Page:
Works on Paper From 1947 – 1996
Private View at Fosse Gallery: Sunday 1st February 2015, 11am – 4pm
The Exhibition continues until Saturday 21st February 2015.
View William Gear Exhibition
‘Jostling Shards’ 1975, Edgbaston, Birmingham
To trace the origins of abstracted elements found in these works, it’s worth bearing in mind that they’re ultimately derived from the observable world. Thus it’s helpful to imagine the Fife coast of the 1920s, where William Gear spent his early years, especially in the mining village of East Wemyss. Local sights of daily familiarity became indelibly lodged in his impressionable boyhood memory.
These included the massively imposing twin pit heads of the Michael Colliery where his father Porteous worked, the thundering surf of winter storms pounding the coal-waste blackened beach, and the beckoning caves punctuating the low red cliffs surmounted by the stark and forlorn ruins of Macduff Castle. The towering copse of trees on his short-cut to school impinged particularly strongly – an image to be re-imagined and emerge in diverse works over several decades.
And it was at his village primary school that we may find the earliest indications of William Gear’s self-perception that he had a specific artistic talent. One day, at the start of the weekly ‘drawing’ period, the class teacher put her handbag on a table, announcing that the pupil who did the best drawing of it would receive a prize—the shilling inside. When this was duly won by the young Gear, it might well have been his first inkling that he was ‘good at art’. Then in 1925 there was a significant family outing, when his mother took him to the opening of the new Kirkcaldy Art Gallery. Besides scrutinising the Scottish colourists’ paintings, he could absorb the overall public gallery setting – as a place where his art might one day also hang to be admired.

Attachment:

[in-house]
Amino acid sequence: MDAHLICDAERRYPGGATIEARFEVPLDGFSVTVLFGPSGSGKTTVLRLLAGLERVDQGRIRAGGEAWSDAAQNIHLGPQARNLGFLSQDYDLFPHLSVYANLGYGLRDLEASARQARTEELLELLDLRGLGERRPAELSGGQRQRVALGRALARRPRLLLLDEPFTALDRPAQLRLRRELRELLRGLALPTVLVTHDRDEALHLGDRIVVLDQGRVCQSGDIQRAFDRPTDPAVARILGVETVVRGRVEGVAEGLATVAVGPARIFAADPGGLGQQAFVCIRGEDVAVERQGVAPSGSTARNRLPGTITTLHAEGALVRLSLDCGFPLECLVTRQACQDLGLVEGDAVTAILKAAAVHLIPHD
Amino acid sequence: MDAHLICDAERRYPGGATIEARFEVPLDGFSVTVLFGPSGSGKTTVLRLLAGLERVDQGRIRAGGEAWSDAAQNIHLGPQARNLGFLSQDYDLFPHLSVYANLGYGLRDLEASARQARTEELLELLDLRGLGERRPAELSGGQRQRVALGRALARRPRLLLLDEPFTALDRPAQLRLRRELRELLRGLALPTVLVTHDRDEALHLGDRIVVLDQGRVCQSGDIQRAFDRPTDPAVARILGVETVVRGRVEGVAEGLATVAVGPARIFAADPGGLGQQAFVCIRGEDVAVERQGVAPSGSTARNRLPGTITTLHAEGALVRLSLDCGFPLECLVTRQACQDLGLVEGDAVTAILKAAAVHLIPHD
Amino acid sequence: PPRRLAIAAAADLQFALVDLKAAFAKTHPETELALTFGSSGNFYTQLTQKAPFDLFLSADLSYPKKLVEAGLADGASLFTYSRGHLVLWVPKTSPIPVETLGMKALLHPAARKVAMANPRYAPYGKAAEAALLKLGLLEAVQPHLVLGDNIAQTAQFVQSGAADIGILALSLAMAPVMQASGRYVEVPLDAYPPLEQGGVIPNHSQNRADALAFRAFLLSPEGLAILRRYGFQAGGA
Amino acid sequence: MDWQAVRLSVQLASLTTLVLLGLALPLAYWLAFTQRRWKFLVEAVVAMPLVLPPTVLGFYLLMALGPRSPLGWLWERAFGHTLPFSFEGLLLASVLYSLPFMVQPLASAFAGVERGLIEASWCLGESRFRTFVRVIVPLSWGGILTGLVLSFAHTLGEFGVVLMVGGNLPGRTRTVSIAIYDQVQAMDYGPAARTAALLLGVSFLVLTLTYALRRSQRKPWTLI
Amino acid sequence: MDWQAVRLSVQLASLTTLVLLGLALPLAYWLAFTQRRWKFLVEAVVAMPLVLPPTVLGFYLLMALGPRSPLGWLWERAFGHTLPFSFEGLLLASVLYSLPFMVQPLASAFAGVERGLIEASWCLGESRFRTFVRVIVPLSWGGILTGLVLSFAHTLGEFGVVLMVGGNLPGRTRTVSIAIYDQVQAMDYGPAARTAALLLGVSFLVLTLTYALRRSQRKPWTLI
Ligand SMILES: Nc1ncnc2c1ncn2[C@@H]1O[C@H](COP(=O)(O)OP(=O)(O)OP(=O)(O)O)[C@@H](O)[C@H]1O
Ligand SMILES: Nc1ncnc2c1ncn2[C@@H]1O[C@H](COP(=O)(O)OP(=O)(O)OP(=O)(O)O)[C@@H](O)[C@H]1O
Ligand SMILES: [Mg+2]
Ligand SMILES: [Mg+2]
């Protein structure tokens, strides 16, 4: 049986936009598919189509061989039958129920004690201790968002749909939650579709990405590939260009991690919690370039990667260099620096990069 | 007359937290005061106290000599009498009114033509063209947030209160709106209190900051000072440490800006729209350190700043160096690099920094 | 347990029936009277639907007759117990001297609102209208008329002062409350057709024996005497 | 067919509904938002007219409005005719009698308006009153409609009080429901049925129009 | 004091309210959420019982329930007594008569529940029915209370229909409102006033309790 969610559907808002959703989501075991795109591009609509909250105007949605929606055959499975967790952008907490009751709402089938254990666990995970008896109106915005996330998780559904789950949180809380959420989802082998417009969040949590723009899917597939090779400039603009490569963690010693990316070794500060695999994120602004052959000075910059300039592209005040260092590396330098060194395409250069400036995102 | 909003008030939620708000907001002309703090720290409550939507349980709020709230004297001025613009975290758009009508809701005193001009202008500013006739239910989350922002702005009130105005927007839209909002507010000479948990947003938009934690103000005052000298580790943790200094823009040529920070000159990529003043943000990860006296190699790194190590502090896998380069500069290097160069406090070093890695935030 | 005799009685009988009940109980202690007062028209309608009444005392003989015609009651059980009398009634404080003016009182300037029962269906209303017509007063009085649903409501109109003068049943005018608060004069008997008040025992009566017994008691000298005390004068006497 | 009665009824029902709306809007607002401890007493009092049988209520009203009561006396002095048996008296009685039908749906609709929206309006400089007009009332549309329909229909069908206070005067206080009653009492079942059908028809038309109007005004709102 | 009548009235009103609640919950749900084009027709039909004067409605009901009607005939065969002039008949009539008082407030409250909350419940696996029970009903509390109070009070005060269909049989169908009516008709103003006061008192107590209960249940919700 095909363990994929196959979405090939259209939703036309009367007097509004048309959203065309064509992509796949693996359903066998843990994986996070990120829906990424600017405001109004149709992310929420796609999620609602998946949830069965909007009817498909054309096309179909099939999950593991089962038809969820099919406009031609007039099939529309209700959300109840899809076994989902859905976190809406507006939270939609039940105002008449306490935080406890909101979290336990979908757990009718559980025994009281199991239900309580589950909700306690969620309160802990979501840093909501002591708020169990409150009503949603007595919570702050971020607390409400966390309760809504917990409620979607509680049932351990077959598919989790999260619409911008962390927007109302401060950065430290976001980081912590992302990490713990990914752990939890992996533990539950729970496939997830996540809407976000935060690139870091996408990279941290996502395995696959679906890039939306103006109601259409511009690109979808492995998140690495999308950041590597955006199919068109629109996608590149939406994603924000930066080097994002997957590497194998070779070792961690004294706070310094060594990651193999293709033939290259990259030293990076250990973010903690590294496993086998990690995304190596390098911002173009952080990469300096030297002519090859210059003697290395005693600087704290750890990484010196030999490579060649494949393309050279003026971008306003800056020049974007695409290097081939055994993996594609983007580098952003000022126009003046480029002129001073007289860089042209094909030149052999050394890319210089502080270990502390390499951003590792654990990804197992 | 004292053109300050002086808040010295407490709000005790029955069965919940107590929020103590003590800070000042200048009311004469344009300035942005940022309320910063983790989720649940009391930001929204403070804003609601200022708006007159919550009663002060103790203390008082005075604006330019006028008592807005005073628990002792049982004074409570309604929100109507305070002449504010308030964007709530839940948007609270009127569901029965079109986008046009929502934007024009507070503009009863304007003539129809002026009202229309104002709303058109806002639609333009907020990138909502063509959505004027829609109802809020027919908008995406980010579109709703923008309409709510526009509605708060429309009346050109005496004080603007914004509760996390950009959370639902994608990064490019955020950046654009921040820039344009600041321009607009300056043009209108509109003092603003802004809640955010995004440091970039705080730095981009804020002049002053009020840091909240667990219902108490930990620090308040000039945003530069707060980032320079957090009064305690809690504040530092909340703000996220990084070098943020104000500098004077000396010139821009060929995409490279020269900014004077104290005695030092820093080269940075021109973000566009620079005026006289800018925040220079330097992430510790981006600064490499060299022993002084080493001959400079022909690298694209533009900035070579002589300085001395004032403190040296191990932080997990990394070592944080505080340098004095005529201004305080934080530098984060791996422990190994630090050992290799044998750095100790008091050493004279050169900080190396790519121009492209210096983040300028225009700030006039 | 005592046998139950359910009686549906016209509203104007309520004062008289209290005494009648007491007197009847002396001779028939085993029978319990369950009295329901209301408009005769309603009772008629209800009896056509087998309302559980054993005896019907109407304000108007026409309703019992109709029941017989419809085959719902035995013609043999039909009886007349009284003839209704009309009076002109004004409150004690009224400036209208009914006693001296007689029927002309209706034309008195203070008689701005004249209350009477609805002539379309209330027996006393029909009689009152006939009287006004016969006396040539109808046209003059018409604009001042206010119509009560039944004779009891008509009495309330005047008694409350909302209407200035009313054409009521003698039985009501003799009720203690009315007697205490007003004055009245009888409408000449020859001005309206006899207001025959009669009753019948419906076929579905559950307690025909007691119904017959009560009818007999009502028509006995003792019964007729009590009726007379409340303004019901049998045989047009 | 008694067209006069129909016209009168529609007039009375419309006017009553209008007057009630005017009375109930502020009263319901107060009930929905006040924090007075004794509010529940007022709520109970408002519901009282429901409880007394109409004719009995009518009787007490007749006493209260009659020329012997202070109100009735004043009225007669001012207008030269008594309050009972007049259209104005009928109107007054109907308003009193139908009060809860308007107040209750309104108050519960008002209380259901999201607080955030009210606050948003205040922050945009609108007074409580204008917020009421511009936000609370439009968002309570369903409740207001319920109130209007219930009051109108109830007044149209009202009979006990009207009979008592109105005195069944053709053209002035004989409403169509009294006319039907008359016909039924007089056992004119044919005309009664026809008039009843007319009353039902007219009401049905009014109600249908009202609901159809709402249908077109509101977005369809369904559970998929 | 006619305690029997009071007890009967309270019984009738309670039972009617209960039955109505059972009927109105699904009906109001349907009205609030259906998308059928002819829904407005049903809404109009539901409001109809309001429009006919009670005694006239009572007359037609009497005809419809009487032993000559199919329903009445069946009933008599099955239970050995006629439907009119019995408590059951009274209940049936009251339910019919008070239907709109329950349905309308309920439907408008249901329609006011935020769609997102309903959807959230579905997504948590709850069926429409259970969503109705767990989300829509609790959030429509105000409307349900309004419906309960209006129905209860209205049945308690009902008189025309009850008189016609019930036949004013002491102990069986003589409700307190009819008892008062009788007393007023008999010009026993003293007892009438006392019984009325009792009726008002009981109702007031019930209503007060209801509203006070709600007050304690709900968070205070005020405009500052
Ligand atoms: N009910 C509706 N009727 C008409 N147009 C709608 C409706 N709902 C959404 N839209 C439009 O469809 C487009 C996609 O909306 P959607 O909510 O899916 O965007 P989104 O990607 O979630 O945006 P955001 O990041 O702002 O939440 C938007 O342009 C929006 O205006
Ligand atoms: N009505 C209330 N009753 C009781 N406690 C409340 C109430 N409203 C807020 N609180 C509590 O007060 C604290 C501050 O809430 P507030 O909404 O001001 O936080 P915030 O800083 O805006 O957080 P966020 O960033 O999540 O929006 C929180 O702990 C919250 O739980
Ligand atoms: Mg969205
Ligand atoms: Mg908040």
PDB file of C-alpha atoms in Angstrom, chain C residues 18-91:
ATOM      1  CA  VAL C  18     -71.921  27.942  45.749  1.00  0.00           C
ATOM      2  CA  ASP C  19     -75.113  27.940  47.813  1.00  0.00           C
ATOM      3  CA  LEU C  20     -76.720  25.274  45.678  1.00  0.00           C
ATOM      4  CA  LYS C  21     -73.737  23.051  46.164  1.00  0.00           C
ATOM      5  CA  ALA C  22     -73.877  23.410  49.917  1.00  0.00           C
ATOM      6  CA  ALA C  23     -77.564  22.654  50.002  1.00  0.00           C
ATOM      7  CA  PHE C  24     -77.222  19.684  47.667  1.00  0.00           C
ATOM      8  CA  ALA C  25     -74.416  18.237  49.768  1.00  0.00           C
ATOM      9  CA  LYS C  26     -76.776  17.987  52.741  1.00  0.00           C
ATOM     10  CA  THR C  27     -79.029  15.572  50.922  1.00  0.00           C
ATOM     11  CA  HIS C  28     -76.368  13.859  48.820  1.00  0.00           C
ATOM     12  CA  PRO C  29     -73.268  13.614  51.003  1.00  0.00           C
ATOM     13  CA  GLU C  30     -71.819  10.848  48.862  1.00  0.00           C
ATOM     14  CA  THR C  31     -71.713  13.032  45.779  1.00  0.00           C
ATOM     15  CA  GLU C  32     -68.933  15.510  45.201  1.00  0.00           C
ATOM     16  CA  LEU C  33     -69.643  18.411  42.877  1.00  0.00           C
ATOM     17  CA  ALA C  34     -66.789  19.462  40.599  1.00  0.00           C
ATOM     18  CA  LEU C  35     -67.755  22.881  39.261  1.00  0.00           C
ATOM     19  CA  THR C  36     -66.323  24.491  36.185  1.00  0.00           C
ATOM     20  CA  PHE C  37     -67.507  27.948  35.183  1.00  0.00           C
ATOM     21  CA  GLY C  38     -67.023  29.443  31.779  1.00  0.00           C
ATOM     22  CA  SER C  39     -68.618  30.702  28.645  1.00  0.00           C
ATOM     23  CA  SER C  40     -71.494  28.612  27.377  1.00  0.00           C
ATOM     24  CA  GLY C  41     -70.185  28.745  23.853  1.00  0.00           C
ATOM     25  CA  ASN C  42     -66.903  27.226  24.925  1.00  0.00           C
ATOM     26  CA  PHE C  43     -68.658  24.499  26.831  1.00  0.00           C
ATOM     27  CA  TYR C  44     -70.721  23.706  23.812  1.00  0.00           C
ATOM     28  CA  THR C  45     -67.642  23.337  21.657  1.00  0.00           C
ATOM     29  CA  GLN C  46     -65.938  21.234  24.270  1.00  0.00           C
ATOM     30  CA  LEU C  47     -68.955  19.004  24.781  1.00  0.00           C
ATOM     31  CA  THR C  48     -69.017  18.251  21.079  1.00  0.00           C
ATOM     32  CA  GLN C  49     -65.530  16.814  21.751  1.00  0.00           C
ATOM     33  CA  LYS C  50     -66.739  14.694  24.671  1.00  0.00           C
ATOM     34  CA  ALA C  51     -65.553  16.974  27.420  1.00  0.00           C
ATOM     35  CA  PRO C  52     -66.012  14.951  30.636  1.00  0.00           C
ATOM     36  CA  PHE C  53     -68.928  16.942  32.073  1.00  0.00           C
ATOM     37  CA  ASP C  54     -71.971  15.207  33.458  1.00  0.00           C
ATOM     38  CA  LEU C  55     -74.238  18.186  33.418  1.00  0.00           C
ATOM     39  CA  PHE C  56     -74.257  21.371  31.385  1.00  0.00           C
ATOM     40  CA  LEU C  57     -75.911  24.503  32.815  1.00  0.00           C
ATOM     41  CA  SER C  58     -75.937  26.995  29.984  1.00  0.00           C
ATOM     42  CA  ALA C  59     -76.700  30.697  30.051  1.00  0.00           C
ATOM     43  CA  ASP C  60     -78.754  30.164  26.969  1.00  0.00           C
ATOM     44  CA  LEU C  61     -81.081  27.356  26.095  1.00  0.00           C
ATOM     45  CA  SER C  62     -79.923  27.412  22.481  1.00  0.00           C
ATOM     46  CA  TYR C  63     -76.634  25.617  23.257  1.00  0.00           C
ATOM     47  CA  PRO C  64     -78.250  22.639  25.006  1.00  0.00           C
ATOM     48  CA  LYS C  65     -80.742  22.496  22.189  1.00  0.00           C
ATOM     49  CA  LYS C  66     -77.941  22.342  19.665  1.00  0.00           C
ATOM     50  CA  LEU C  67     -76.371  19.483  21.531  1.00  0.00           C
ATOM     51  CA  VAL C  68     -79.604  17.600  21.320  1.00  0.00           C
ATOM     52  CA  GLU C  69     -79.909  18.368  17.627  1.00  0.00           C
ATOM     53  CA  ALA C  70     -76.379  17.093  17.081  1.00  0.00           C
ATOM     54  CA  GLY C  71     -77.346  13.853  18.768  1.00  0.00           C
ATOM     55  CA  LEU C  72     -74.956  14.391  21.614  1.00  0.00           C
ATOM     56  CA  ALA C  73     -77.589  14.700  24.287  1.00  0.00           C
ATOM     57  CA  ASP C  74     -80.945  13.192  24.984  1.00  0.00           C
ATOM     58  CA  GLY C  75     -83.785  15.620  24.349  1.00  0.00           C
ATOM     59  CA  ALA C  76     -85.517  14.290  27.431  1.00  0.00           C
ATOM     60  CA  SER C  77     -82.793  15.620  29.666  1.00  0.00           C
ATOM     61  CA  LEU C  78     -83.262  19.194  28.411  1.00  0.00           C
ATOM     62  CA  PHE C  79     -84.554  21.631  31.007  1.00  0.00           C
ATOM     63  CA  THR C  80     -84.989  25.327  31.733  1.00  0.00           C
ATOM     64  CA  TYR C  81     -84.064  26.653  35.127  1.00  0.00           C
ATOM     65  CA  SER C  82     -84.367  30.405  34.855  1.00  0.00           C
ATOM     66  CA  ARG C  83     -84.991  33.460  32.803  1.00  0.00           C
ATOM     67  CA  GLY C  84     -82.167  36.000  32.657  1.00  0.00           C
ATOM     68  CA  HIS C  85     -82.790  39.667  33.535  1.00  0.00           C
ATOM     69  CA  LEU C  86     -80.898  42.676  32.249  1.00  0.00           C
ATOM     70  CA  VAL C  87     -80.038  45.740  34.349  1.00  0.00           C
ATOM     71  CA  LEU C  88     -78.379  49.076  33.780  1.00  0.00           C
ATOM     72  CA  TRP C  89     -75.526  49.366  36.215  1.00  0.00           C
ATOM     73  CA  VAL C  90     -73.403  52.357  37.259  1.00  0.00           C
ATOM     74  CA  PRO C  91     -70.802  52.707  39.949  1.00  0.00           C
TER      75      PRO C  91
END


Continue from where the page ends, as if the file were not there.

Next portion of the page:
As for his father’s influence during these formative years, in a 1982 radio interview he commented ‘I sometimes liked to think my father had artistic instincts’. Coal-miner Porteous had two spare time enthusiasms – gardening and photography, though he produced more than simply sepia snaps of dahlias – they included photos at the coal face. We might infer that just as he strained at the limits of what could be achieved with photography, so his son later pushed at the boundaries of what might be generally acceptable in painting. Hence creative impulses restricted by the limited opportunities and confined horizons of an earlier Gear generation were unleashed within the next through a combination of luck and greater opportunities.
However, it wasn’t just the chance to attend Edinburgh College of Art which helped shape William Gear’s future course, but his courage, daring, and initiative, a trio of characteristics neatly illustrated by a life-class incident. Here, the conventionally accepted palette of light-red, viridian green, and white, was regarded by some as too academic and restrictive. Unable to contain his exasperation further, Gear impulsively committed a bold and irreverent dab of vermillion to the navel of his life painting – immediately in advance of the tutor arriving at his easel. Non-plussed by this rebellious and anarchic act, he exclaimed ‘Where the hell do you see that colour? You would think she had a lamp in her belly!’